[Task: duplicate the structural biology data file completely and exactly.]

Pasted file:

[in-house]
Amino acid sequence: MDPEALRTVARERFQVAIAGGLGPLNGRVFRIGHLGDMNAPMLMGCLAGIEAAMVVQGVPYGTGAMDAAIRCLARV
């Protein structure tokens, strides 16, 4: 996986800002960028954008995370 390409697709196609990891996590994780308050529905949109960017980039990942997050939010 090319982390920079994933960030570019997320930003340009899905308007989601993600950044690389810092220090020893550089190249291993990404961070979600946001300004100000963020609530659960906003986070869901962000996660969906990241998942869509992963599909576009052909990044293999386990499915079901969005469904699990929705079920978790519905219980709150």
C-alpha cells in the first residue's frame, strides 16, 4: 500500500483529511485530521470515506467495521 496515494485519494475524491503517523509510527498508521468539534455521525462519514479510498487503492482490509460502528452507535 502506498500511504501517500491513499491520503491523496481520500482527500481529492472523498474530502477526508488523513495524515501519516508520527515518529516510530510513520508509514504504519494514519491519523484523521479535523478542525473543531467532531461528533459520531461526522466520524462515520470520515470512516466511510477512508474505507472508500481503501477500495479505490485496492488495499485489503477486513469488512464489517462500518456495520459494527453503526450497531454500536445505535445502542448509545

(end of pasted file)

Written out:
[in-house]
Amino acid sequence: MDPEALRTVARERFQVAIAGGLGPLNGRVFRIGHLGDMNAPMLMGCLAGIEAAMVVQGVPYGTGAMDAAIRCLARV
């Protein structure tokens, strides 16, 4: 996986800002960028954008995370 390409697709196609990891996590994780308050529905949109960017980039990942997050939010 090319982390920079994933960030570019997320930003340009899905308007989601993600950044690389810092220090020893550089190249291993990404961070979600946001300004100000963020609530659960906003986070869901962000996660969906990241998942869509992963599909576009052909990044293999386990499915079901969005469904699990929705079920978790519905219980709150």
C-alpha cells in the first residue's frame, strides 16, 4: 500500500483529511485530521470515506467495521 496515494485519494475524491503517523509510527498508521468539534455521525462519514479510498487503492482490509460502528452507535 502506498500511504501517500491513499491520503491523496481520500482527500481529492472523498474530502477526508488523513495524515501519516508520527515518529516510530510513520508509514504504519494514519491519523484523521479535523478542525473543531467532531461528533459520531461526522466520524462515520470520515470512516466511510477512508474505507472508500481503501477500495479505490485496492488495499485489503477486513469488512464489517462500518456495520459494527453503526450497531454500536445505535445502542448509545